The second aspect of the two-pronged strategy is to resort to fear-mongering. This is an old-tired tactic and the most nonsensical idea imaginable. It boils down to holding the whole country to ransom to safeguard the interest of a non-performer.
Editor-in-Chief of City Press, Mondli Makhanya, phrases it elegantly when he argues: “South Africa cannot be held captive by a president who does nothing because we fear what will happen if he is not there to do nothing. We cannot be afraid to hold him to account – including chasing him out of the Union Building – because we believe he is the best of the worst and that it will be better to put up with his indolence and aversion to accountability than risk democratic processes taking their course.”
If truth be told, Ramaphosa’s presidency continues to be based on lies. This is the same person who proclaims ignorance regarding who funded him and that there is nothing amiss or to hide, yet he hurriedly approaches the court to ensure that the country is in the dark.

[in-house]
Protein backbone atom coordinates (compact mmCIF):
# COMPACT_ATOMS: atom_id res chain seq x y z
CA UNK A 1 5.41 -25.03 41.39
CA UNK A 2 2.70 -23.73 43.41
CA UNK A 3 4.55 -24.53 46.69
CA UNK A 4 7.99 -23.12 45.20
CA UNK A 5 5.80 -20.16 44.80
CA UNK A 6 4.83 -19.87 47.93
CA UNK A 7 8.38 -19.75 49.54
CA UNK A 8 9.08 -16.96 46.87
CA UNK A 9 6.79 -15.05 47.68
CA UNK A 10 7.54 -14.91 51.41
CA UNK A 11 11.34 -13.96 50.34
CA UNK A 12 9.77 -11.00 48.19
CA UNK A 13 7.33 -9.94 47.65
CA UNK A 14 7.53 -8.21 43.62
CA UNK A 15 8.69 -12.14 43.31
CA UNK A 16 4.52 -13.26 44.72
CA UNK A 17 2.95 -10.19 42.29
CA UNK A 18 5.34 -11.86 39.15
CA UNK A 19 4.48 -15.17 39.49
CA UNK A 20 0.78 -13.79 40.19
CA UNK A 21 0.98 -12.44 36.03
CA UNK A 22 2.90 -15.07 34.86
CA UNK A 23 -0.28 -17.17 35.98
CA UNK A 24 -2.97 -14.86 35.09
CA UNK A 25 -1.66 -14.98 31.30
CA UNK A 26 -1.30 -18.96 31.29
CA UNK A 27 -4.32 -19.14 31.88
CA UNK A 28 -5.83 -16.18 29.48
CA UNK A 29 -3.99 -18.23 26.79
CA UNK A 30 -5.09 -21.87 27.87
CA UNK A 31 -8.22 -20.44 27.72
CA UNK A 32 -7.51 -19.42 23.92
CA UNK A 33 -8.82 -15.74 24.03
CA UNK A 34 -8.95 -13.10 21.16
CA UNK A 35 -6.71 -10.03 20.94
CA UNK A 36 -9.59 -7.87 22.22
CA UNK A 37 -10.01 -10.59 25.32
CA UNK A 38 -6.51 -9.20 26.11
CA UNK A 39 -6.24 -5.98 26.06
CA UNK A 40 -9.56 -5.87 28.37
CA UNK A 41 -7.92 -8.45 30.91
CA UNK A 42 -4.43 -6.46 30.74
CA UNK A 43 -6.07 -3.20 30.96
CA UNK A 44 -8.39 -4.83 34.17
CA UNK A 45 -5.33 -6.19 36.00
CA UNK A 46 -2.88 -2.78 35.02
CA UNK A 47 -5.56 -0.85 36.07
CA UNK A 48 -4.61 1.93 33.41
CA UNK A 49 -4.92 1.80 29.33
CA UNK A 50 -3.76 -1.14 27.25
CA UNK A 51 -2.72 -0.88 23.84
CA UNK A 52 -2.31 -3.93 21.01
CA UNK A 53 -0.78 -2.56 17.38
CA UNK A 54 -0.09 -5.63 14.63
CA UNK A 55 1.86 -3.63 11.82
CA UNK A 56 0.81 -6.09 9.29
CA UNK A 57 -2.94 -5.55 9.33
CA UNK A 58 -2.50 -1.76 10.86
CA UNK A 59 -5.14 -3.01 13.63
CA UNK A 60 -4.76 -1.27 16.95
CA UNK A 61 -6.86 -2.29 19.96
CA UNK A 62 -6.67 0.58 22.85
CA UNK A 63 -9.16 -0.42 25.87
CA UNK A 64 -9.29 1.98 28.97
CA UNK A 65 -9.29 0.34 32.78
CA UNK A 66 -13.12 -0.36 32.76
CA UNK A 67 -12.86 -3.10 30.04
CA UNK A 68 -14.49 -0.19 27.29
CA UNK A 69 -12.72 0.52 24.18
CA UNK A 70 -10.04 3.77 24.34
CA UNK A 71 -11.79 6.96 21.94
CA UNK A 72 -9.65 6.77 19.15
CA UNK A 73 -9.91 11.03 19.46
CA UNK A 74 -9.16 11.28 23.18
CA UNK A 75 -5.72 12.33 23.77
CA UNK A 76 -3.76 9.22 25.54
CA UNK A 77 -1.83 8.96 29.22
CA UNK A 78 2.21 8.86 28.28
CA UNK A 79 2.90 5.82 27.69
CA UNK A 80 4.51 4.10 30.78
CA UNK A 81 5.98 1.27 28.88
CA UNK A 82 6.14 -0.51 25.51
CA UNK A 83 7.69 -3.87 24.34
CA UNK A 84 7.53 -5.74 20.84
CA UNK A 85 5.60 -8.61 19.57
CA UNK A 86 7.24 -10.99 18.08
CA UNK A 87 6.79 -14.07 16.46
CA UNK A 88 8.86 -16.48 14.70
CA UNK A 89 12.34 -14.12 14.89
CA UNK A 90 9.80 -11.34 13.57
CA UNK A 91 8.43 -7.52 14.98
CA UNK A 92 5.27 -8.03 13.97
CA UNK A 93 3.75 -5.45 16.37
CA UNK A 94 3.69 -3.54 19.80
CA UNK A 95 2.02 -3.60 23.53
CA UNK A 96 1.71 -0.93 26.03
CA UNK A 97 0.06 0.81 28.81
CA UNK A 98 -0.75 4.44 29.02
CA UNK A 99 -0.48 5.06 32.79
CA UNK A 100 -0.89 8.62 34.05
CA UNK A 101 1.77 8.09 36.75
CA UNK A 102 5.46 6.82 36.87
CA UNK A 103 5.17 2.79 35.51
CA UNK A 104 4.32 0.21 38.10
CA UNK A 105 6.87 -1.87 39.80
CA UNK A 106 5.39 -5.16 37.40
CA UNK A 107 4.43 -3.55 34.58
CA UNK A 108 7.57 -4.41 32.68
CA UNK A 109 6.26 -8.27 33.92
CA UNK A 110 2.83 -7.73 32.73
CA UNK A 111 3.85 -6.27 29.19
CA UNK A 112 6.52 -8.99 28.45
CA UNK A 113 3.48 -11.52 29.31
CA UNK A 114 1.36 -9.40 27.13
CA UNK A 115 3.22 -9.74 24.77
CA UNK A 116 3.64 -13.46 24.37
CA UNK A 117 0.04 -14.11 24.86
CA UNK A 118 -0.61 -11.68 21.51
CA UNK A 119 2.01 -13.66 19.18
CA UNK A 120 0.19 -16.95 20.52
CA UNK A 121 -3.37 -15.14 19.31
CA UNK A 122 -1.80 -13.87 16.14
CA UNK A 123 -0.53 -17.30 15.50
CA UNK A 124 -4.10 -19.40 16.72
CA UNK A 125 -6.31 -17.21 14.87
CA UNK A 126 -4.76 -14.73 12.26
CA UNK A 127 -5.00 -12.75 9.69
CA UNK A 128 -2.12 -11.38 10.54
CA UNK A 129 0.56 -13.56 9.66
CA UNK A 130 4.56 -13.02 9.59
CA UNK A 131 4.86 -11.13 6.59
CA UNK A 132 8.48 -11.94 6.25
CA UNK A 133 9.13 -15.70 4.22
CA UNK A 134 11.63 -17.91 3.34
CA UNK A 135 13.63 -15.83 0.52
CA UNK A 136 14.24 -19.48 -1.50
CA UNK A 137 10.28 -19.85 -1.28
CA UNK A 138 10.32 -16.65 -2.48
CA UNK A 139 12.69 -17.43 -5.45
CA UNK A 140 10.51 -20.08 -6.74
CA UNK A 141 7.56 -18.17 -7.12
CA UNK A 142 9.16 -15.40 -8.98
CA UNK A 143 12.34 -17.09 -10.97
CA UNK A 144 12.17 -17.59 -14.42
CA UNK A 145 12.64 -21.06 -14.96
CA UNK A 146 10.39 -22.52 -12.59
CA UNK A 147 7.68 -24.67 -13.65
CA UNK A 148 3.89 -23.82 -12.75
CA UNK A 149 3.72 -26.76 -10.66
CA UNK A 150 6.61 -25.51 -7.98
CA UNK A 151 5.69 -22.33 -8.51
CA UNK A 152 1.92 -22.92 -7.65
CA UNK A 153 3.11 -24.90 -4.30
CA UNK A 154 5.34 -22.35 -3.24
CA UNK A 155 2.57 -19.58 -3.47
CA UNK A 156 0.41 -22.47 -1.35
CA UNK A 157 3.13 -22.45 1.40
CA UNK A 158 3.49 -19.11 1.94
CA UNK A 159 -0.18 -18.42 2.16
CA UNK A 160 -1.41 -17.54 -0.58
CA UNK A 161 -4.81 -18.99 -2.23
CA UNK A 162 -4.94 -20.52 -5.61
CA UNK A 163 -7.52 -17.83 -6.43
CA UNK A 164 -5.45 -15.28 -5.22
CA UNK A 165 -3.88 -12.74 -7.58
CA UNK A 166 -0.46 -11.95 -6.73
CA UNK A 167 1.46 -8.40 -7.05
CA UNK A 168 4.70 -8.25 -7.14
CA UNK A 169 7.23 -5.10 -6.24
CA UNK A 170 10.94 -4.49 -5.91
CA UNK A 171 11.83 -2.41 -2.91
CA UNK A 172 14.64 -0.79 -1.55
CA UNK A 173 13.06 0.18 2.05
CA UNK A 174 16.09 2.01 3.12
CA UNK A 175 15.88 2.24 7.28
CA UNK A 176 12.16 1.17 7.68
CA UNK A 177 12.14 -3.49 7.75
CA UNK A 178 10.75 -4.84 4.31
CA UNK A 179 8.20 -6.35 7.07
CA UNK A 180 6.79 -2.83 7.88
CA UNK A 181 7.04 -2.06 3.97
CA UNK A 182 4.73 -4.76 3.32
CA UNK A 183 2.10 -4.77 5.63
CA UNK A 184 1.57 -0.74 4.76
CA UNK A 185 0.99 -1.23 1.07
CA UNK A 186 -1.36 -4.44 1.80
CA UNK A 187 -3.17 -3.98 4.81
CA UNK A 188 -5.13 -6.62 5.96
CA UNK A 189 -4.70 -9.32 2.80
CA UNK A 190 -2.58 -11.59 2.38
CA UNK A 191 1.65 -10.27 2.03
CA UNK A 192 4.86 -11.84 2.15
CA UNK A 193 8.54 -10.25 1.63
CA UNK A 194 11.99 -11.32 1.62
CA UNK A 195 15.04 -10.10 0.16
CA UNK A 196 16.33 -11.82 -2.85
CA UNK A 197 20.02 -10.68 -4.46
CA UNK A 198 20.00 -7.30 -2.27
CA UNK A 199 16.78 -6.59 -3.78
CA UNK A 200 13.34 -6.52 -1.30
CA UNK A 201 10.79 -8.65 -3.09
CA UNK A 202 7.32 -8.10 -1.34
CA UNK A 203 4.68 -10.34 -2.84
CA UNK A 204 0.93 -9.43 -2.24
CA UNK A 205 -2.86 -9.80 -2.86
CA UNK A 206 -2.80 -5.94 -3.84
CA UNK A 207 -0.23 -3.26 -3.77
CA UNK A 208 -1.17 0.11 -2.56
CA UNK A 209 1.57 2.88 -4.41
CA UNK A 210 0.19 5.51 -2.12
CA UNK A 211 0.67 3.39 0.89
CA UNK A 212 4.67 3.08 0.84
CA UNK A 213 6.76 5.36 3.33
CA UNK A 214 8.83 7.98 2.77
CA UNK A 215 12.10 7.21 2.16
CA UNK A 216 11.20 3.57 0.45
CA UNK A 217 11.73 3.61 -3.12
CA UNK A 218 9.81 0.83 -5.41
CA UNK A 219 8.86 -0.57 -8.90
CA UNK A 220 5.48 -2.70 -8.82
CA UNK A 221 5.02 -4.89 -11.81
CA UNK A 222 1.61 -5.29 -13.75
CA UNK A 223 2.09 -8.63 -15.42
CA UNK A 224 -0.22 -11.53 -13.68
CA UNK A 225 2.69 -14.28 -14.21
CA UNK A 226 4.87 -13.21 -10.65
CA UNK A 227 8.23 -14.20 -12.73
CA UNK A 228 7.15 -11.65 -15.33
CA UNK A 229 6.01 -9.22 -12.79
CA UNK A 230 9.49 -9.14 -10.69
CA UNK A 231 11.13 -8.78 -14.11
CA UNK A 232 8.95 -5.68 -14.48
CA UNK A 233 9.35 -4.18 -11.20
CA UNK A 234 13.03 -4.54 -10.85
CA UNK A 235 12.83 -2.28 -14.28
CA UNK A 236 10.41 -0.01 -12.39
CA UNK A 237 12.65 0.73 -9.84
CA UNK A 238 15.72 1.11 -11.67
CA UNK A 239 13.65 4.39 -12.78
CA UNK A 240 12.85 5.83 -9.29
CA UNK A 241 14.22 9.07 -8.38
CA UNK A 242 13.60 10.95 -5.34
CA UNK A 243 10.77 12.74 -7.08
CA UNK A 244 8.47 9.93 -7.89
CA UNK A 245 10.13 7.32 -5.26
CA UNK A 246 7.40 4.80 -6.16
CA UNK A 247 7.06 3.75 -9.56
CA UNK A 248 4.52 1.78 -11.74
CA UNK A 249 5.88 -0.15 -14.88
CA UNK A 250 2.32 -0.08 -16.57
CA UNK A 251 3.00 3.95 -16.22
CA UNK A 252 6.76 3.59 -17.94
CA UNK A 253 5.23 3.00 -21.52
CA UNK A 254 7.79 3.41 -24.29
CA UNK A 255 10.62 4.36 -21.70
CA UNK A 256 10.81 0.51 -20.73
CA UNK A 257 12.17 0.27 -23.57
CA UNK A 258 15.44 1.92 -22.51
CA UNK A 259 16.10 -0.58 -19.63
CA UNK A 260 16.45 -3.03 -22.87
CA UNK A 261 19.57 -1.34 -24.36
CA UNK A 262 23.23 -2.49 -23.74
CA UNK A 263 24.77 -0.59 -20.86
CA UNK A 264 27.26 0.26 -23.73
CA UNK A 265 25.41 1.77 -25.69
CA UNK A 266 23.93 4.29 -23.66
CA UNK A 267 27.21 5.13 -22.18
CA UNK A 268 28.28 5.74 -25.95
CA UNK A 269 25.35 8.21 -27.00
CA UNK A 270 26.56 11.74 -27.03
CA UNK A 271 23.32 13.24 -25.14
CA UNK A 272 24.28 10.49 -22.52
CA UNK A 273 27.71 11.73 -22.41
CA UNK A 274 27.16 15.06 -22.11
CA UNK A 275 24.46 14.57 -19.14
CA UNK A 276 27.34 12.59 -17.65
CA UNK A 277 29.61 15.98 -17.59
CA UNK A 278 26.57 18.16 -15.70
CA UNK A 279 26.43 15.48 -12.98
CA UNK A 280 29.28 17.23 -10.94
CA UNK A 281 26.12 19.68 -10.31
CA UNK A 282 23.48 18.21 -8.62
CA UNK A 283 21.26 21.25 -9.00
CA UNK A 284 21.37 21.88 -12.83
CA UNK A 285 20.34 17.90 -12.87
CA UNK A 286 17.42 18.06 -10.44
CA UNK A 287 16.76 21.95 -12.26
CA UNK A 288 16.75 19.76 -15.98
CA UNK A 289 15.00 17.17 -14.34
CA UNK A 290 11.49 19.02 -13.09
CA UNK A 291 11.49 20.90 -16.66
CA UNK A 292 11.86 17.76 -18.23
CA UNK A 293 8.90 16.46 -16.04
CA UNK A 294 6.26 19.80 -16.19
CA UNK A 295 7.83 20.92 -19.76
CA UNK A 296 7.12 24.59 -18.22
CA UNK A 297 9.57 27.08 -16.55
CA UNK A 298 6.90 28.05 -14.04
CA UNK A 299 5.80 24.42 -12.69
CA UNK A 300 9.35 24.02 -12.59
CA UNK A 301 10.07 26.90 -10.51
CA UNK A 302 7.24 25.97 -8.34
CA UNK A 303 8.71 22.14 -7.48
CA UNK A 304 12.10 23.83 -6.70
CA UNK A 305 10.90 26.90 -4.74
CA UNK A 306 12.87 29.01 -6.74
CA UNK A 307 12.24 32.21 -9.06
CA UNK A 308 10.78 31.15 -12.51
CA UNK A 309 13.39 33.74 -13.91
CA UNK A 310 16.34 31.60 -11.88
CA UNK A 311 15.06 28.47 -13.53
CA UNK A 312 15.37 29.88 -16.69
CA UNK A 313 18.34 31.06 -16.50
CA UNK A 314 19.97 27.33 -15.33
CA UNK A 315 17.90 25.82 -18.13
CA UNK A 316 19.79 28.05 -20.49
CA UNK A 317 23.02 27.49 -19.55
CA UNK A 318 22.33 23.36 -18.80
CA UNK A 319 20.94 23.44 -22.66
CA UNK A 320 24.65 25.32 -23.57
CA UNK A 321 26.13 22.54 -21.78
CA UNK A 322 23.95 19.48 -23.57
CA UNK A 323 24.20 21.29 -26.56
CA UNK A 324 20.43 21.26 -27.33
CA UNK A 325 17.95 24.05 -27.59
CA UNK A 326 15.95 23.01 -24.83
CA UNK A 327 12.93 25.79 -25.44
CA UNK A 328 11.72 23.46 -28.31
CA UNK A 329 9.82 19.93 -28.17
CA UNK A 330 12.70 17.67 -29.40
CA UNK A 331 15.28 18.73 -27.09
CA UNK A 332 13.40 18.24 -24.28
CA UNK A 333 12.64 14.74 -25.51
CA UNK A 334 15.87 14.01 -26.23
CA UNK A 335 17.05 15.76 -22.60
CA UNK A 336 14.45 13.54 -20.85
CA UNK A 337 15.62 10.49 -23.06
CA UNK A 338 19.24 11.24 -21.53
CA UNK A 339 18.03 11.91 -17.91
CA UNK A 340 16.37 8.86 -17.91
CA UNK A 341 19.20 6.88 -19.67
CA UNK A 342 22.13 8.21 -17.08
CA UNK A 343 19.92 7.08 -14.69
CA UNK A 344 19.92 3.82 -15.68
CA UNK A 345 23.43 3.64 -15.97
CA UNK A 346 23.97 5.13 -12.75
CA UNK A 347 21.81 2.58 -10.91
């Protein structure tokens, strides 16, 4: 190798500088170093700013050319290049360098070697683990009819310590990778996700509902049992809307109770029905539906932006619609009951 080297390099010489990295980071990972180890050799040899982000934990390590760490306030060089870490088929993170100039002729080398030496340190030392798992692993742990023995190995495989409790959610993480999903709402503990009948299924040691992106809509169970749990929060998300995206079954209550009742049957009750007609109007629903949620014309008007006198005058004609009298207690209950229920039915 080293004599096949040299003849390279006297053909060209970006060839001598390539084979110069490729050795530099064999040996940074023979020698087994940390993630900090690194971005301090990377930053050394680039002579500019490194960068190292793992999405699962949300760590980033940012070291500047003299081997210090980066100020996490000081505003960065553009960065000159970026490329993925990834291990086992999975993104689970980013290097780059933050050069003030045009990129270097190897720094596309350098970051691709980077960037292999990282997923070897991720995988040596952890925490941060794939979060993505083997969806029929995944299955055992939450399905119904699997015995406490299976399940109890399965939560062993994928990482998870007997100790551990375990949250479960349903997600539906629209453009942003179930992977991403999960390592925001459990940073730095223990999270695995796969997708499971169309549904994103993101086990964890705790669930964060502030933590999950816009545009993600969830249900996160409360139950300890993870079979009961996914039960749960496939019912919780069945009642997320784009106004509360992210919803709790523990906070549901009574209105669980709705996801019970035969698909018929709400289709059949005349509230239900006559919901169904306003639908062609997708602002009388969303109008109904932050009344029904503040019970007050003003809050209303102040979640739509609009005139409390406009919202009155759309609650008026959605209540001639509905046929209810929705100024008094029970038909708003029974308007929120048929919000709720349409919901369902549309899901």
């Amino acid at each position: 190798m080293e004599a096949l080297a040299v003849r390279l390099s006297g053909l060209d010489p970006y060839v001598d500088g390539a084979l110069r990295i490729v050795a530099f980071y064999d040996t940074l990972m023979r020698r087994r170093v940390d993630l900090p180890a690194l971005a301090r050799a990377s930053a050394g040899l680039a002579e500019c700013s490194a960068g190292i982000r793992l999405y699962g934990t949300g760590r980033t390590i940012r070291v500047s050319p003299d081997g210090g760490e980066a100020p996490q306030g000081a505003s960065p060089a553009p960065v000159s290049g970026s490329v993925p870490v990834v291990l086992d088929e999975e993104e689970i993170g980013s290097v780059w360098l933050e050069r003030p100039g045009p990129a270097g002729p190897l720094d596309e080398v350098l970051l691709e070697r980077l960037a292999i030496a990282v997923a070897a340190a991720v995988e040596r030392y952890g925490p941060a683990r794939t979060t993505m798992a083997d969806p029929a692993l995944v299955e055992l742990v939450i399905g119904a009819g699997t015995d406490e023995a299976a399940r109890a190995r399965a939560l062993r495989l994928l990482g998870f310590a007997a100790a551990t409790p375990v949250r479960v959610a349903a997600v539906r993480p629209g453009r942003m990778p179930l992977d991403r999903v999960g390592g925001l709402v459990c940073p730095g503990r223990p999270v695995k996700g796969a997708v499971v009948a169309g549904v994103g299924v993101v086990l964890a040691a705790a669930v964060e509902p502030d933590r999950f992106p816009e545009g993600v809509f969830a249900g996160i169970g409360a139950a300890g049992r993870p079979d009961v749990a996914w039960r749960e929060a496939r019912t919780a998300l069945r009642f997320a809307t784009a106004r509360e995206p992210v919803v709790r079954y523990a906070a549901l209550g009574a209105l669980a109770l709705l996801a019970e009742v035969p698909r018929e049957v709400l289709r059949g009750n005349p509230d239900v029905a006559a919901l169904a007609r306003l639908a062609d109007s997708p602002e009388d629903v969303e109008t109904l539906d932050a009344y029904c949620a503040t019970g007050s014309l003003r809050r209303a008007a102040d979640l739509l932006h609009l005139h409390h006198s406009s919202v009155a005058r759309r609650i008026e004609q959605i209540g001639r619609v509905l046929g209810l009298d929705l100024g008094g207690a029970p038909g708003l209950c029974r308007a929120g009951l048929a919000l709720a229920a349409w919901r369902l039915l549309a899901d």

Ramaphosa wants us to believe that he did not know who funded him. And that he was shielded from the whole funding campaign. Yet, this very champion of transparency sees nothing amiss about going to court to ensure that the funders of his campaign are not known. Five years later, the public is still clueless. Mr Clean and Transparency ends his first term as President of the ANC with a party that is riven with division, a country that is helplessly plunged into darkness, sky-rocketing youth unemployment, a stagnant economy, and the lowest business confidence since the early 80s.
This picture was not lost to the ANC when it met in its last NEC meeting before the conference. Given the divisions in the NEC, the meeting preferred not to entertain whether Ramaphosa should step aside. The decision was outsourced to the parliamentary panel that is looking at the Phala Phala matter.
Ramaphosa supporters were also hoping to use the panel’s recommendation as an excuse to finally walk away from him, with his money. The request to extend the submission of the report towards the end of November leaves the ANC and the country in limbo – all because of one man!
* Seepe is the Deputy Vice-Chancellor of Institutional Support at the University of Zululand